Lakers’ Kyle Kuzma knows there’s ‘ain’t no sticking to sports’
Los Angeles Lakers forward Kyle Kuzma has been plenty outspoken about the latest wave of police brutality, racism, and racial inequality that has consumed the nation in recent weeks.
Kuzma took the next step on Tuesday, penning a thoughtful vow to not be silenced. Much like his teammate LeBron James won’t shut up and dribble, Kuzma “ain’t sticking to sports” this time around.
Kuzma is aware the optics don’t scream “black social activist” as a lanky, 6-foot-9 wing with all the chops to hoop up with the best of them. But he knows a thing or two about experiencing racism growing up:
“I’m mixed (my mom is white and my dad is black), and as far as my identity growing up, it was really in the eye of the beholder,” Kuzma wrote in The Players’ Tribune. “When I was a kid, some of the black kids in my neighborhood would say, “You’re not black.” But then when I got to Bentley High, all of a sudden I’m like one of the only black kids at an all-white school. I heard all kinds of racist things, racist jokes.”
The Lakers forward paints a sound picture of what it’s like to be an African American and ensures to say that conversations about race are never easy, but nevertheless necessary:
“The best analogy I’ve heard that explains white privilege is that it’s like an invisible backpack that every white person wears. If you’re white and you’re ever in a situation where you might need help, you can take that backpack off, open it up, and pull out all sorts of shit.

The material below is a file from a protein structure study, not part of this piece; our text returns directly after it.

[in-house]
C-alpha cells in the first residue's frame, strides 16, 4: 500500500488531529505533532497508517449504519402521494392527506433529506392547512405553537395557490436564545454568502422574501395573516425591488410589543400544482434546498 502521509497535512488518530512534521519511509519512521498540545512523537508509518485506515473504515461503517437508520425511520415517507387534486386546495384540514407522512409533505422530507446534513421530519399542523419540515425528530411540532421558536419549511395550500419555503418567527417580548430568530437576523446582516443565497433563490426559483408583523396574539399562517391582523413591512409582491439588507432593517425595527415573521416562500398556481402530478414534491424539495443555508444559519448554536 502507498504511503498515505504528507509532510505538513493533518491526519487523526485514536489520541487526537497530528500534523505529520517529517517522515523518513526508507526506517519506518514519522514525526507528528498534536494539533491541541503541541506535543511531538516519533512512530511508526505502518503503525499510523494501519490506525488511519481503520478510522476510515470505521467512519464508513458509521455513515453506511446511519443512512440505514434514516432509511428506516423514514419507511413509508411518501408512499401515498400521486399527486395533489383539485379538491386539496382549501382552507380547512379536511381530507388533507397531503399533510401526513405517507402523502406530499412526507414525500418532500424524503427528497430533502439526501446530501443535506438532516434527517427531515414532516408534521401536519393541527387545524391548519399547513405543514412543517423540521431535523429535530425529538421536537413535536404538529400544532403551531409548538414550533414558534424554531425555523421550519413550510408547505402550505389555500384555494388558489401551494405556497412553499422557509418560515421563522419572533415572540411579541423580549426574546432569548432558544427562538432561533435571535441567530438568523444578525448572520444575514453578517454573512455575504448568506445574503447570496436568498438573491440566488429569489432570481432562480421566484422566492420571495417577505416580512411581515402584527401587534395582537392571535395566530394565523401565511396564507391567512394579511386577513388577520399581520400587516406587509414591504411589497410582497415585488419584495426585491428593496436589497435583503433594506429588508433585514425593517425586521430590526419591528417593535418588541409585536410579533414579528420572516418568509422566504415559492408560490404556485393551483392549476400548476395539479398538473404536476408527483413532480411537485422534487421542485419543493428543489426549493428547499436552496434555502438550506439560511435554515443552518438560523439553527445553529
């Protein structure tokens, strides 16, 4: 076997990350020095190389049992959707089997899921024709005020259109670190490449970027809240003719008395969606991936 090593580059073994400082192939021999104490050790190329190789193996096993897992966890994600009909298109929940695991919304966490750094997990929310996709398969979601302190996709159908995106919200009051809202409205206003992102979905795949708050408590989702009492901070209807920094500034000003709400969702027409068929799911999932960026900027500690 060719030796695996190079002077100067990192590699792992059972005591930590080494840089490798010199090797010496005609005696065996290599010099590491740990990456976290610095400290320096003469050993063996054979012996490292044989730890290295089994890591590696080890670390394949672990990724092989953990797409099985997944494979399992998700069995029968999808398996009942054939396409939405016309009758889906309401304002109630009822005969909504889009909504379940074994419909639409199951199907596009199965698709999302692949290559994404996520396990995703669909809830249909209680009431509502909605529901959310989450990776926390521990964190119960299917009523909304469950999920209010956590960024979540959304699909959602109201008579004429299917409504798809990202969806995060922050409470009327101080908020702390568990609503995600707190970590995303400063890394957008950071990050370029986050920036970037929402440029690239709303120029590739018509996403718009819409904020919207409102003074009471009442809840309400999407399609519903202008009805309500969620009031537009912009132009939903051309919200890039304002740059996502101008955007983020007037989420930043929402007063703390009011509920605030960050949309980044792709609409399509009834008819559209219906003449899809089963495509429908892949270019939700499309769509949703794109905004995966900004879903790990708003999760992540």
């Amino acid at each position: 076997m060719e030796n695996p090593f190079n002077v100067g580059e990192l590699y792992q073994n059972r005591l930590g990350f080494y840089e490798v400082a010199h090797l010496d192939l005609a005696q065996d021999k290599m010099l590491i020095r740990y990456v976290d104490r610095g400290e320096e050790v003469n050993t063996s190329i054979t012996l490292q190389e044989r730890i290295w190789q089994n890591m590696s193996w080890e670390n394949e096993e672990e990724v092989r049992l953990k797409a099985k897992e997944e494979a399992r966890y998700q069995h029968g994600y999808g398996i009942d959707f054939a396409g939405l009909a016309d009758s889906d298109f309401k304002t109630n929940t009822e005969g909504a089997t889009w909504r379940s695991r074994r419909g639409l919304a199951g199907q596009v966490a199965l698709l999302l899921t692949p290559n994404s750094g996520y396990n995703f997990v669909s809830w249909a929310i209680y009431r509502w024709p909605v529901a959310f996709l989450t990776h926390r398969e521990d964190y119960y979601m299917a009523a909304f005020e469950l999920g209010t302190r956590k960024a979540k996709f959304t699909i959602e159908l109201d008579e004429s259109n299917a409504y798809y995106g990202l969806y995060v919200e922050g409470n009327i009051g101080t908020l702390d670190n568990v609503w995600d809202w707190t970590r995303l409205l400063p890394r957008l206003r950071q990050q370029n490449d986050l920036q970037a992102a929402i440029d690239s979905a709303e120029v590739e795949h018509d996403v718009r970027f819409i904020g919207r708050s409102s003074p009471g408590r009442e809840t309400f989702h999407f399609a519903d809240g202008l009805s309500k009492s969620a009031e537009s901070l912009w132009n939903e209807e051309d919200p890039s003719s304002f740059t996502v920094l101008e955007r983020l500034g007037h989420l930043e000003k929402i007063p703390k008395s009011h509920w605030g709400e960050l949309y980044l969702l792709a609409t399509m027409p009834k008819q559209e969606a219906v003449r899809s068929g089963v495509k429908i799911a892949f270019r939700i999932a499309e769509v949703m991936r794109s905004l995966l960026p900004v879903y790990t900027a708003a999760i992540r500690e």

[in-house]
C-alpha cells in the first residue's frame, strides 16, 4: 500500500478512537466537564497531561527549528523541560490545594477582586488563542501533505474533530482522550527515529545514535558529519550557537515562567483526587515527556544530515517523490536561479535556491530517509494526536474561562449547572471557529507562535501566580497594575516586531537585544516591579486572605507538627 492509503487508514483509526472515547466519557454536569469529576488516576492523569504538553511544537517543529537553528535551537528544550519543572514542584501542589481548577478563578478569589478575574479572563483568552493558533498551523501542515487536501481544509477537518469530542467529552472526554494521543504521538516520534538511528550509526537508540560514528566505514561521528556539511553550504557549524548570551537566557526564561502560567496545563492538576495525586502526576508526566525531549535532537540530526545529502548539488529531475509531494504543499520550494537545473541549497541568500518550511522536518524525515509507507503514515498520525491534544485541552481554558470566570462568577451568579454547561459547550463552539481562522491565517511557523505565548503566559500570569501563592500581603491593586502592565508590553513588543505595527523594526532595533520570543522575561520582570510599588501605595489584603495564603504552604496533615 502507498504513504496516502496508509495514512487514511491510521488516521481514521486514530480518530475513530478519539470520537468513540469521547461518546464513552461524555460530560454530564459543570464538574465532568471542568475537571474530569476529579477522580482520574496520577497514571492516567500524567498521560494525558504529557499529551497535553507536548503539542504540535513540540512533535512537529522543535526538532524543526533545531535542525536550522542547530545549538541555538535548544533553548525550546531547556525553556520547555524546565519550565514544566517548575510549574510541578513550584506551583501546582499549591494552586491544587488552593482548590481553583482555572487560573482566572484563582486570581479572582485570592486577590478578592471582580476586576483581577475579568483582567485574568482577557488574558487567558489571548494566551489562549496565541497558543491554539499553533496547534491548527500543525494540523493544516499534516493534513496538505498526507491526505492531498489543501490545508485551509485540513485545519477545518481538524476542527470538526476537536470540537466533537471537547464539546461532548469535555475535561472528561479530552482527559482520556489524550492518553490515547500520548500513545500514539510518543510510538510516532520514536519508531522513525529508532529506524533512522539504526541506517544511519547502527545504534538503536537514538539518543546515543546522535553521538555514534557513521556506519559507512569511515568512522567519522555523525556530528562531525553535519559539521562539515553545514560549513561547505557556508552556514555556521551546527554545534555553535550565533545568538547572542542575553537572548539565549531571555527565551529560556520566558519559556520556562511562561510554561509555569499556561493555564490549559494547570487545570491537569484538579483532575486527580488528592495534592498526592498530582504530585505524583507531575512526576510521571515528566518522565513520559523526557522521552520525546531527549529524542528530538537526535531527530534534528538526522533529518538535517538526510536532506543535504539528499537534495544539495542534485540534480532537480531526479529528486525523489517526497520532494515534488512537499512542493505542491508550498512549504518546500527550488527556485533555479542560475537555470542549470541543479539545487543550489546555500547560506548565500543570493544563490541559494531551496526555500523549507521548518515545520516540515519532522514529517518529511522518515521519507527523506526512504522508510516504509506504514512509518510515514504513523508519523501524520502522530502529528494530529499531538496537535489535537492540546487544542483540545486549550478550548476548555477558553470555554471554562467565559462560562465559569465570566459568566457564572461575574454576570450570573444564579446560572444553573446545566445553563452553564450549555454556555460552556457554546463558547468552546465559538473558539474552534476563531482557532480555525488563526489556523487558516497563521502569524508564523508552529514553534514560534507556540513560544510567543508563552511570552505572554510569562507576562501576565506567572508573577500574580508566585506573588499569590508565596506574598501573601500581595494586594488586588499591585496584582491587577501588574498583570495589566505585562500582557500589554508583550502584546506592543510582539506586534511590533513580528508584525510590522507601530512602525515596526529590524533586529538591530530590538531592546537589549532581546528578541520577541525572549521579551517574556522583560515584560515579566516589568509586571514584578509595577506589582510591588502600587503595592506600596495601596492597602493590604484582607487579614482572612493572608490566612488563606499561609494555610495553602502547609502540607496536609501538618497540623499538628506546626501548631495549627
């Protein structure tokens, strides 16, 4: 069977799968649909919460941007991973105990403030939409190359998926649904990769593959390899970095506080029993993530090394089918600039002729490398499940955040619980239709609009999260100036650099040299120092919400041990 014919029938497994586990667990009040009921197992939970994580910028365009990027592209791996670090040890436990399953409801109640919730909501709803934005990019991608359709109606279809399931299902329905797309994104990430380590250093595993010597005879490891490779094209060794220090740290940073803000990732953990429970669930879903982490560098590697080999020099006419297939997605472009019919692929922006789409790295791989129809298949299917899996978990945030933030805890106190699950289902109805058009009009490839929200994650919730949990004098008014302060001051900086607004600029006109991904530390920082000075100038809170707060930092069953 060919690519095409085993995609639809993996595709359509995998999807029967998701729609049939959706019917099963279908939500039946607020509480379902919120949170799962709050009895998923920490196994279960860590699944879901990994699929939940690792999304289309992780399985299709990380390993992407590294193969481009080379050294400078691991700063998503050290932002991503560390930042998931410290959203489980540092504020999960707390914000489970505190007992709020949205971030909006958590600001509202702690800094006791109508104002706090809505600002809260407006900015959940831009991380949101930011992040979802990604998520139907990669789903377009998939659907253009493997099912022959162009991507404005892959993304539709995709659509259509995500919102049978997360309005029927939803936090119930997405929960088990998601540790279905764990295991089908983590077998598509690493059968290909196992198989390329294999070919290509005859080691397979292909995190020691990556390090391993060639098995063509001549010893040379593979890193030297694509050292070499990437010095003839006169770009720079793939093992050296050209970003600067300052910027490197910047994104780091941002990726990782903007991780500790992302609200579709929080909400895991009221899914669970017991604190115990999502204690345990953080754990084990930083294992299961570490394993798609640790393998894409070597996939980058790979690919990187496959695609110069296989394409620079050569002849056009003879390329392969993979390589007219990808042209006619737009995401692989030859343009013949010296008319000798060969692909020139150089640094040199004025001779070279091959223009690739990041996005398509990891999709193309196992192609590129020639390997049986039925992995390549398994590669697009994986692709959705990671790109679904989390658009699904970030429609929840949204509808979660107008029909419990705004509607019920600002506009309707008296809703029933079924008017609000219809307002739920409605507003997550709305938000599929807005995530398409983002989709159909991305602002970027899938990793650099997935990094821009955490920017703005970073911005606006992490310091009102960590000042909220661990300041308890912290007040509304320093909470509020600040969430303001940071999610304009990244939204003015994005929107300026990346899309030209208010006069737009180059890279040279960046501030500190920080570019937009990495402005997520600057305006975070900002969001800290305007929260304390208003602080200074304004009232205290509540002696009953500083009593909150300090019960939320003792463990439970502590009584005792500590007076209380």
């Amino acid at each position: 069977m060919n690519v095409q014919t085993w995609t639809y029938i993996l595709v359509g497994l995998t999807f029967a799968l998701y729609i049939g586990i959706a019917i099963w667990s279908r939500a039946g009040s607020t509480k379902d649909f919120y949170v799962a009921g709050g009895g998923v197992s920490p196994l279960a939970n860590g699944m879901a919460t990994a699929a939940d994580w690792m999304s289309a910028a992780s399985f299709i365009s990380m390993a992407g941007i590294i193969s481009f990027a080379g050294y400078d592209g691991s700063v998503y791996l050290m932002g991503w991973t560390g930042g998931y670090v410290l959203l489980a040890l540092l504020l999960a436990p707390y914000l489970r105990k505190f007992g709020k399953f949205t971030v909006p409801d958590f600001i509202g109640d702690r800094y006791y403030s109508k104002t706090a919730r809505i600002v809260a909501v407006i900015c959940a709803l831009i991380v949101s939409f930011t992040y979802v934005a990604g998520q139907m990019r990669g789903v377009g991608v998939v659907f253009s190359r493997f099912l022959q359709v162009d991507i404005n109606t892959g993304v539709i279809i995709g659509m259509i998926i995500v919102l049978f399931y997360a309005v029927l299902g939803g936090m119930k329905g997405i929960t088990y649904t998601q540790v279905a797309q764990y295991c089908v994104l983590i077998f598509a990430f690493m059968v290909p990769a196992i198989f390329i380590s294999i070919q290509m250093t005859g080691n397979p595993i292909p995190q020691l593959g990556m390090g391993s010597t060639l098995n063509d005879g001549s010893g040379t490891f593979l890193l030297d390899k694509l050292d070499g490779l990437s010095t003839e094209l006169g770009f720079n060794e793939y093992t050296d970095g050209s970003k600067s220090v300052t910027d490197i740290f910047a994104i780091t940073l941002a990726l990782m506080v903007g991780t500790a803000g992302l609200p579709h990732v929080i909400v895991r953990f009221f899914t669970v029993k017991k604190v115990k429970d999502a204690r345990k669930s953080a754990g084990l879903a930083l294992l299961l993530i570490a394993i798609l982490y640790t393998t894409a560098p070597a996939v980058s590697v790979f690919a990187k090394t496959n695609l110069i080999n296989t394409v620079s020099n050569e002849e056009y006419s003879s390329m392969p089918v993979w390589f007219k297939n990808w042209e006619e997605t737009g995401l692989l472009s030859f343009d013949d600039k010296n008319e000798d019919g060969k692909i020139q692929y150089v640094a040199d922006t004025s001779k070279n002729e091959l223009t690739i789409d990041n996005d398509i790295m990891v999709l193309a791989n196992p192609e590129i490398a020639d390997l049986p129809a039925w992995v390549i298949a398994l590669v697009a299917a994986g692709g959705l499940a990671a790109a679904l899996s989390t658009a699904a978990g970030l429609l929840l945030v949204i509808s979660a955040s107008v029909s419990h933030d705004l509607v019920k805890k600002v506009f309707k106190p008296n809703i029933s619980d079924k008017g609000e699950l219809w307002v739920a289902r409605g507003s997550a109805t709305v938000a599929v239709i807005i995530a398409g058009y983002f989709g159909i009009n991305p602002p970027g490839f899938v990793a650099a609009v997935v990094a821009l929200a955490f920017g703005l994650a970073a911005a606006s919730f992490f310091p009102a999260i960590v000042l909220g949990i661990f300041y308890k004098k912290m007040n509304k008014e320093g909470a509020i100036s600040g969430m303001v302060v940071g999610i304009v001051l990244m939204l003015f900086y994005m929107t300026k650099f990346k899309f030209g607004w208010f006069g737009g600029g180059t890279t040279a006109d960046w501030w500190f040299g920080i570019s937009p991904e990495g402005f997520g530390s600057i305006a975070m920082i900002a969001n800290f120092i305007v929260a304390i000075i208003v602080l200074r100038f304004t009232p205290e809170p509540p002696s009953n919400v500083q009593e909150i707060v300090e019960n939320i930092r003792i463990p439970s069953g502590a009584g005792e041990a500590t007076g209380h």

Get Out of Jail Free card.
Don’t get me wrong. Black people can get those things, too, but it’s a lot harder.”
Things won’t change overnight, with racism ingrained in the founding roots of this country for over four centuries. Yet Kuzma knows change should start with an open dialogue and the willingness to change:
“For that to happen, we have to do two things at once — KEEP UP the noise. Keep protesting, marching. Keep demanding CHANGE in the STREETS.
But also demand that change on election day.
We have to vote out people that blindly support spending more on police departments than on healthcare and education. And we also have to vote out the people who aren’t making the change that we want fast enough.”
Voter awareness has been a key issue in some communities. Kuzma vows to launch a voting campaign that will help be aware of where primaries and elections are being held in each state this year.
The Lakers youngster also noted that white men fear black people who are well-read, educated, self-thinking, and able to vote. Now all of that is possible with the right resources he looks to provide to his community.